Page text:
Hands down, one of the best rock albums by any band in recent memory.  Wasting Light reminded me what a rock album is supposed to be like, and it would not be overstatement to say that the Foo Fighters – surprisingly, given their (in this writer’s opinion) bland album sequencing ability – have encouraged a reconsideration of what I have liked in recent music.  As I’ve stretched out my tastes and sensibilities, I may have forgotten the value and the appeal of a scorching opener like “Bridge Burning,” a riff-centric single like “Rope,” or a raw, guttural track like “White Limo.”  “Arlandria” is classic Foo Fighters at their prime, blending smooth vocals into all-out screams of choruses and torrents of distortion guitar blasts.   The album takes a fade to a degree after the halfway point, but this even the second half is eminently listenable. I haven’t had a good thing to say about a Foo Fighters album since The Colour and the Shape, but Wasting Light breaks that drought.  One of the best of the year, and my favorite rock album since R.E.M.’s Accelerate in 2008.


So Beautiful or So What
Paul Simon

Phil Ramone & Paul Simon

April 11, 2011

1.5/5 stars

Top Two Tracks:
“Rewrite” & “So Beautiful or So What”

Paul Simon has, without question after the critical reception of this album, received some sort of honorary status as an untouchable.  That So Beautiful or So What has earned such high praise is an otherwise indecipherable phenomenon to me.  If reverb hadn’t been invented previously, then I might understand the fuss.  Sure, the vocals are smooth, even beautiful in places,  but the lyrics are juvenile and the songwriting is structurally loose, depending on certain sounds and feels to guide the track rather than true progressions and thoughtful crafting of movements.  Turns out I find much of it beautiful, but I’m strongly in the “so what?” camp.  Take note, though: it’ll make for pleasant background music at your next gathering of fifty- to sixty-somethings.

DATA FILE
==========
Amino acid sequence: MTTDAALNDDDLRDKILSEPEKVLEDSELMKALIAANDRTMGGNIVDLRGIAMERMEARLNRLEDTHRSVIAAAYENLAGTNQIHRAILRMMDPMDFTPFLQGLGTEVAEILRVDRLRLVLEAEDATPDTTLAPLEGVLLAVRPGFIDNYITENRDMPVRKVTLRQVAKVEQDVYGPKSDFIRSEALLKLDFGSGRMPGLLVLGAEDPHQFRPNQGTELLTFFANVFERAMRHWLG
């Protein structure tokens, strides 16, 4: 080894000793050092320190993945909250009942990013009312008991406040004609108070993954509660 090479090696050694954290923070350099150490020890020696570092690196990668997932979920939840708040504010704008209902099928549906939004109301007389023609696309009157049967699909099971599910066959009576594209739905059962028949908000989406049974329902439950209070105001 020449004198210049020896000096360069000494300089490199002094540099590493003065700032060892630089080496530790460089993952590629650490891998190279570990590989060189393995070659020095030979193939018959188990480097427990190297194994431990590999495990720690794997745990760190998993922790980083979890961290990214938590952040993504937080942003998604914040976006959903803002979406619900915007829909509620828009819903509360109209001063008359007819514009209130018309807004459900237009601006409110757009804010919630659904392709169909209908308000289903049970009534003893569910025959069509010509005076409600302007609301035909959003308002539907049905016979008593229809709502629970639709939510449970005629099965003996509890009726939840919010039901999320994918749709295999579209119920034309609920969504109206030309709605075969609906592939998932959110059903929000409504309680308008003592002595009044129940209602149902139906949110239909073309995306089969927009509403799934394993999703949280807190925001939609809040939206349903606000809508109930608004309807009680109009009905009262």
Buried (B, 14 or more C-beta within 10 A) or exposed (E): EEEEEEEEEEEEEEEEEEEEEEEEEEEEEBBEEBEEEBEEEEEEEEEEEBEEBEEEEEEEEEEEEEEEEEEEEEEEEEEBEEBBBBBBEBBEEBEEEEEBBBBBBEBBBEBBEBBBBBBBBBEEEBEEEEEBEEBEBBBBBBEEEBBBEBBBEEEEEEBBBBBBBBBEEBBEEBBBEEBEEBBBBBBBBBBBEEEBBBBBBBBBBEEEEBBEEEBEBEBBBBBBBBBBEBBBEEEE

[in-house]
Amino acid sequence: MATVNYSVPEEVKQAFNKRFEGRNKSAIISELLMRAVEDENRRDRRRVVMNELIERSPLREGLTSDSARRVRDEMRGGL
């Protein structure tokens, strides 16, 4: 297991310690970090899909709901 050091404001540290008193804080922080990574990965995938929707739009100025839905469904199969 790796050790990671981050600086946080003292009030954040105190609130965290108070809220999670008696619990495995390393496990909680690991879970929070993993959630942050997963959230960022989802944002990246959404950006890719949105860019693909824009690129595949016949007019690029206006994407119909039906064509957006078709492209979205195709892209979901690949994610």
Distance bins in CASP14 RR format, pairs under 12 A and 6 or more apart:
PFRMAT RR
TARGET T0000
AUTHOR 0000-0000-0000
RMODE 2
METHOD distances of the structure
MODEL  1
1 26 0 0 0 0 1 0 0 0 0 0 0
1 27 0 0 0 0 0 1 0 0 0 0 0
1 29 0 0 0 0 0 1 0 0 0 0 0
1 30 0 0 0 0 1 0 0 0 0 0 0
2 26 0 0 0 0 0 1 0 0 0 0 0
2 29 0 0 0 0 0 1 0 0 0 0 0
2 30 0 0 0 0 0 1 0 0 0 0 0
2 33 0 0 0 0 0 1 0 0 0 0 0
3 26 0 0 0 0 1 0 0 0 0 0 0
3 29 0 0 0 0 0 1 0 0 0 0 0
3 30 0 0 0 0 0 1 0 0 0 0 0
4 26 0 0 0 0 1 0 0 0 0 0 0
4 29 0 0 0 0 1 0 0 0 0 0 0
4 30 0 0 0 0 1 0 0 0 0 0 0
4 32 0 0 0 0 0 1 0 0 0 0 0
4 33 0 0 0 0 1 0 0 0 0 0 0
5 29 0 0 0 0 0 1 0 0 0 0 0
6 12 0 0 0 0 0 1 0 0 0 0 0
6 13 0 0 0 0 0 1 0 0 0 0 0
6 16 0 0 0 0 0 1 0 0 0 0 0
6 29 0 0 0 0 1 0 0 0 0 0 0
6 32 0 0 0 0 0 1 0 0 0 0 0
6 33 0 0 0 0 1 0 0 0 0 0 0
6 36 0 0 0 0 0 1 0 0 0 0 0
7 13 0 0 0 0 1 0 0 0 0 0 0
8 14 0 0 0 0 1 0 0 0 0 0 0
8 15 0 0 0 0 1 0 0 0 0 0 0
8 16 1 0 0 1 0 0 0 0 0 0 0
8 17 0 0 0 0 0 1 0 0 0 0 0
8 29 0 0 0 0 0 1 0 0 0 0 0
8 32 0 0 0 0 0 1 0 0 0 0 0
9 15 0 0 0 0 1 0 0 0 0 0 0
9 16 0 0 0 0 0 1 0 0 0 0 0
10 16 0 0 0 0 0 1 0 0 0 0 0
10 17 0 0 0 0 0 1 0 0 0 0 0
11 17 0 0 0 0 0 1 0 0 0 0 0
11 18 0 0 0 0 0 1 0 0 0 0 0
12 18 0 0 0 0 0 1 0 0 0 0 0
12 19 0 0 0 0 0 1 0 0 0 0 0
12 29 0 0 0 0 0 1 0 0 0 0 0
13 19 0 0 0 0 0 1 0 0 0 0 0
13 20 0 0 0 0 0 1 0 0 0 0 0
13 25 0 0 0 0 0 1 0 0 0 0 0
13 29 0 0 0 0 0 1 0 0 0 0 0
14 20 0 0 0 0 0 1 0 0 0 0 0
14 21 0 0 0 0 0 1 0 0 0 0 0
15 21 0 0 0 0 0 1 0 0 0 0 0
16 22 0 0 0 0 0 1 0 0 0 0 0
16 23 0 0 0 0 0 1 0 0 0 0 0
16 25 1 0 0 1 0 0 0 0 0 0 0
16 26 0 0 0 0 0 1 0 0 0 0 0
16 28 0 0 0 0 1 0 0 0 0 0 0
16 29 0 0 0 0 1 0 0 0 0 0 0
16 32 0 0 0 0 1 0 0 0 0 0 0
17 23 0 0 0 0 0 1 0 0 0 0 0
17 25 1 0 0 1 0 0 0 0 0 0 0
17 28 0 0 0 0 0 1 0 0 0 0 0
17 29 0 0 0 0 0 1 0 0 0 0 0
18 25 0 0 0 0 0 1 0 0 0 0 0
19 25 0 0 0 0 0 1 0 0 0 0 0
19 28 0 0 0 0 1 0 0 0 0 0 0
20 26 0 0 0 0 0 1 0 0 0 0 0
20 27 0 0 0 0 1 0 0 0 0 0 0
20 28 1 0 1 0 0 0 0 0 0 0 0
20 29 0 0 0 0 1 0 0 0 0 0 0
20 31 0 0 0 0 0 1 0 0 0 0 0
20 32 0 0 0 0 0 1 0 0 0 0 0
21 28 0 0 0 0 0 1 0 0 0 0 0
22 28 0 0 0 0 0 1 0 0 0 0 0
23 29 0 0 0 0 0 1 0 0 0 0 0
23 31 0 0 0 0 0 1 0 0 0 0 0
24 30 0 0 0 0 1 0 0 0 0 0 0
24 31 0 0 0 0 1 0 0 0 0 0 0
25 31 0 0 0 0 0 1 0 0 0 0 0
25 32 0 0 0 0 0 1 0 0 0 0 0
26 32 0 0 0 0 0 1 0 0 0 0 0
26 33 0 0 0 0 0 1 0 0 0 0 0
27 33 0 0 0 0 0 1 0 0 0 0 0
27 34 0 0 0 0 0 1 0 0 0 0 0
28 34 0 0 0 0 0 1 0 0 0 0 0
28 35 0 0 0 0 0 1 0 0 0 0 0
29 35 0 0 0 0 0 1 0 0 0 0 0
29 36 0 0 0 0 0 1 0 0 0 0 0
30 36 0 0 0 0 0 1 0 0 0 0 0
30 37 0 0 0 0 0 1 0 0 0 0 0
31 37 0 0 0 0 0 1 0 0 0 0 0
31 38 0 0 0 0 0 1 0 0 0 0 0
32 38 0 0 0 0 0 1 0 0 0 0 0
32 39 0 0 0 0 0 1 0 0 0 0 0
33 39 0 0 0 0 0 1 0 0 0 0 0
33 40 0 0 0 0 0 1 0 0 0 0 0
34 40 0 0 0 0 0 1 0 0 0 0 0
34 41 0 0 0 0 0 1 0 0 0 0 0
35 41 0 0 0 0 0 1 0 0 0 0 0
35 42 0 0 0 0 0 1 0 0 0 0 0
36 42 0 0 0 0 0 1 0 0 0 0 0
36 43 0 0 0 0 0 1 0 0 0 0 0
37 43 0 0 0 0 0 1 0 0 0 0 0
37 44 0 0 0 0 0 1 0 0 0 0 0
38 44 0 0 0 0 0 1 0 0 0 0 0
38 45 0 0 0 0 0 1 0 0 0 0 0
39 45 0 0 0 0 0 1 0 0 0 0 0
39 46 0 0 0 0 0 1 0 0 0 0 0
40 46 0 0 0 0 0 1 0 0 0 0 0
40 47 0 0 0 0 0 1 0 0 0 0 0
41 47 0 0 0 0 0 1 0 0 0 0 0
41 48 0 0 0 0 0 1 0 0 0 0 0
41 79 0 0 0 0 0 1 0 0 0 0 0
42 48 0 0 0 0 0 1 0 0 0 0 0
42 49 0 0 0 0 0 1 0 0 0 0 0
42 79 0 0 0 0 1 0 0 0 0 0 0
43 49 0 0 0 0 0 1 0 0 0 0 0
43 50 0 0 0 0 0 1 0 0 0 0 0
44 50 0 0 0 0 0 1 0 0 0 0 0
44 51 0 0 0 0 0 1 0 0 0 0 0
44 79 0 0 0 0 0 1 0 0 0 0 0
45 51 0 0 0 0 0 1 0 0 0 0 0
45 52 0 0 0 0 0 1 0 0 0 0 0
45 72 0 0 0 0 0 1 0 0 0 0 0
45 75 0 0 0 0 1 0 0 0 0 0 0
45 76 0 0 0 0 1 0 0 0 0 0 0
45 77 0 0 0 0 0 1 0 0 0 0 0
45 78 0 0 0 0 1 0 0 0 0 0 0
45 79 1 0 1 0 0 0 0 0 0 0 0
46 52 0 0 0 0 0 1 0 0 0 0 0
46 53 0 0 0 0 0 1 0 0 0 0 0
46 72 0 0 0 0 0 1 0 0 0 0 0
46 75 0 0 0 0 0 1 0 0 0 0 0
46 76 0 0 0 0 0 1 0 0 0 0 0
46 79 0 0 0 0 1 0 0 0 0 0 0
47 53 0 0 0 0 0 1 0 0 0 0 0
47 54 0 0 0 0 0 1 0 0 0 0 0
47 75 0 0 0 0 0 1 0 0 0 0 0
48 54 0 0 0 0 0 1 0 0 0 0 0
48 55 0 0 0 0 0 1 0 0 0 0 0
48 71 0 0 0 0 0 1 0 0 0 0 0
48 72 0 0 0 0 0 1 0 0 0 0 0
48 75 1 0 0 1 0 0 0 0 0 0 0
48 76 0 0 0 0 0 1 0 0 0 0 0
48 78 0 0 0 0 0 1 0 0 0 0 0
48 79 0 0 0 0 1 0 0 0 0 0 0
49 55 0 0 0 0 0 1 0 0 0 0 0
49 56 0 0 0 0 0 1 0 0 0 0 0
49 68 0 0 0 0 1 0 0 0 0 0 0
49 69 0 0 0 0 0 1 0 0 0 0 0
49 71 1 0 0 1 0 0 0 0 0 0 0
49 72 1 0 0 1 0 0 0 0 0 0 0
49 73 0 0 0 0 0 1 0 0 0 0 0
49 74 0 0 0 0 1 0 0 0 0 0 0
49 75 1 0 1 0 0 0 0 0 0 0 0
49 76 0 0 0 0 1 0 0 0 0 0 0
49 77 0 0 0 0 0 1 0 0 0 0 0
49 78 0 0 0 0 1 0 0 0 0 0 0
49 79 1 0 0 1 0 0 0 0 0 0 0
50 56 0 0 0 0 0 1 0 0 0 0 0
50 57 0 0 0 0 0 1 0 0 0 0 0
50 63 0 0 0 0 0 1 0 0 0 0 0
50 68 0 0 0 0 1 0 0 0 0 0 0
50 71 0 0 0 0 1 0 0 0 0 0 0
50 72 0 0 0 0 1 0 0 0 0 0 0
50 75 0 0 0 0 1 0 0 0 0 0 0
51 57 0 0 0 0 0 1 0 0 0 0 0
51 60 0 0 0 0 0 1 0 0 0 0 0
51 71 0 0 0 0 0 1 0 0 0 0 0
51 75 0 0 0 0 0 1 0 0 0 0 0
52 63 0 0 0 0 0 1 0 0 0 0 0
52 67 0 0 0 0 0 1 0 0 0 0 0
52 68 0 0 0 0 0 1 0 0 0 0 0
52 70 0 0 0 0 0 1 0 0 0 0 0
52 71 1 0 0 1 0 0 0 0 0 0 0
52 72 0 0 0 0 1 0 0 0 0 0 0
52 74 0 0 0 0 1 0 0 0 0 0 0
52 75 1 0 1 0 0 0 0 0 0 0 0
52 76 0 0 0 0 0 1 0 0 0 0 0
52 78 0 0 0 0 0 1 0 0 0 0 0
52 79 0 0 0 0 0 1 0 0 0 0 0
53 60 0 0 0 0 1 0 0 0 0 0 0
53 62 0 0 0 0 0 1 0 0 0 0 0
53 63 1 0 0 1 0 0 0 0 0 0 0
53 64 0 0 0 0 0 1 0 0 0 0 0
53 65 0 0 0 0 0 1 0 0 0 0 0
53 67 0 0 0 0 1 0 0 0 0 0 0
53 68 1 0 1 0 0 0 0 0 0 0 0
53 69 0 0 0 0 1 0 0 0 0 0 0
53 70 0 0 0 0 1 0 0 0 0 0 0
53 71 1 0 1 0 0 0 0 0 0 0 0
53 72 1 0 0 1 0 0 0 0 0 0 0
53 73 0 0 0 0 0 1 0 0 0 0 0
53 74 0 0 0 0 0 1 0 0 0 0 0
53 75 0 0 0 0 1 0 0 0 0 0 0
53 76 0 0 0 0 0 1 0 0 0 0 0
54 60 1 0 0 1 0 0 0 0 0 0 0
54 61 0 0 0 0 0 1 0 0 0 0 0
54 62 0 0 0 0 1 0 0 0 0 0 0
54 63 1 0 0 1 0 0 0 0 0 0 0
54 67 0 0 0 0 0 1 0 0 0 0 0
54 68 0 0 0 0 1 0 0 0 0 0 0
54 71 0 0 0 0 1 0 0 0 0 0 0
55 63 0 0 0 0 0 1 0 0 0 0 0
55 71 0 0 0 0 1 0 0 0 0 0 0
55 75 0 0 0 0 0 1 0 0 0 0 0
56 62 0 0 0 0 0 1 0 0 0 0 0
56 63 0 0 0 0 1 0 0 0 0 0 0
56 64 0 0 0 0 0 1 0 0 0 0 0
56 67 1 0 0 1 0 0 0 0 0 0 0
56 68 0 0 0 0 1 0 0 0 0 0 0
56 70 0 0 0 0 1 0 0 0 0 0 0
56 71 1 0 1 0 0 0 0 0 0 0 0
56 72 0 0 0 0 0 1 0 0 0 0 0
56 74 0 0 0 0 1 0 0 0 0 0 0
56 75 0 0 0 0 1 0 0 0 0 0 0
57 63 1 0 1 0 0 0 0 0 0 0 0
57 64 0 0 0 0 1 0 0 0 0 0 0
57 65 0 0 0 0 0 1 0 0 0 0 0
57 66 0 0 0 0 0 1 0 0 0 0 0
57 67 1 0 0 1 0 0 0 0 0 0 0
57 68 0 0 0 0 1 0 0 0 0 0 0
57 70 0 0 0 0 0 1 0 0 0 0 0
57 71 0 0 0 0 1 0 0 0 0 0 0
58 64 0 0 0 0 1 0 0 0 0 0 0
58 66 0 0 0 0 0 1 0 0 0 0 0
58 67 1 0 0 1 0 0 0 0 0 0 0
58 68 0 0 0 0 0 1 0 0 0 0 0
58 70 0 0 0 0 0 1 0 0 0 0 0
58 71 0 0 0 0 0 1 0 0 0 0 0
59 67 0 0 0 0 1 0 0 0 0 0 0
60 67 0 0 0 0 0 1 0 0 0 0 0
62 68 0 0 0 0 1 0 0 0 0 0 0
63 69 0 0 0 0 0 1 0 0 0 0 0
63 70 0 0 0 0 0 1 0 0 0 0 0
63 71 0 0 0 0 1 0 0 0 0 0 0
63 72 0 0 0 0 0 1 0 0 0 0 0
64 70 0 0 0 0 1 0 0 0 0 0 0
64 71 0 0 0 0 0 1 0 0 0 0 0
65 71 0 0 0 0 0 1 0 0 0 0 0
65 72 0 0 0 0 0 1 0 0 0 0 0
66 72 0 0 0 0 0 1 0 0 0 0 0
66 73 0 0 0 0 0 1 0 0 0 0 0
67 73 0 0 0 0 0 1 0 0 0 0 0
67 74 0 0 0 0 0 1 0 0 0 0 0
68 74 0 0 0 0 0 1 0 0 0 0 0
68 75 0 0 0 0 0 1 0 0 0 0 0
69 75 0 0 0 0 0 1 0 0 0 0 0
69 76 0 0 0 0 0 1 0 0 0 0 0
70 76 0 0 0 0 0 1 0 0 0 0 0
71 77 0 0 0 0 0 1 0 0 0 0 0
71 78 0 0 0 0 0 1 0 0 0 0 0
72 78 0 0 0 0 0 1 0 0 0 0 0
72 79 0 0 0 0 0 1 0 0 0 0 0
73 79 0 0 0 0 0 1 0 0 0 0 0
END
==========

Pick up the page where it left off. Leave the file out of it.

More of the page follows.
Nine Types of Light
TV on the Radio

April 11, 2011

3.5/5 stars

Top Two Tracks:
“New Cannonball Blues” & “No Future Shock”

In the manner its sounds and sequencing flow along the same lines as its synthetic medium, Nine Types of Light is a success.  When it does find a catchy line or beat, however, TV on the Radio seem to rely too heavily on it, often failing to develop much beyond what is established early.  This criticism, however, should not undercut the standouts, like the cool “No Future Shock” and the fuzzy, dance trip of “New Cannonball Blues.”


The TOP FIFTY SONGS of 2011 (The Year-End Awards)

By Chris Moore:

At last, we arrive at the second most important list of the year: the top fifty songs.  This is the list that takes me the longest every time, even more time than the albums list.  This might be helped in part because I start writing my best albums list as early as summertime, but it’s also because I find albums easier to evaluate and rate than individual songs; oftentimes, songs shift and flux up and down over the year.

This year, my greatest challenge was finding a place for two of my former (mOu) and current (the DKBH) bandmate Mike Fusco’s new releases.  I typically avoid having one artist hog the top spots, but the truth was that I couldn’t honestly deny “Modern-Day Pocahontas” the top spot, and I tried but couldn’t come to terms with placing “Chasing Pigeons” any lower than second, even below such outstanding tracks as Brett Dennen’s “Sydney” or Wilco’s “Born Alone.”  If this reduces the authenticity of my list, then so be it: this is my honest assessment of the best fifty songs of 2011.

1)  “Modern-Day Pocahontas” – Mike Fusco

2)  “Chasing Pigeons” – Mike Fusco

3)  “Sydney (I’ll Come Running)” – Brett Dennen

4)  “Born Alone” – Wilco

5)  “L.I.F.E.G.O.E.S.O.N.” – Noah and the Whale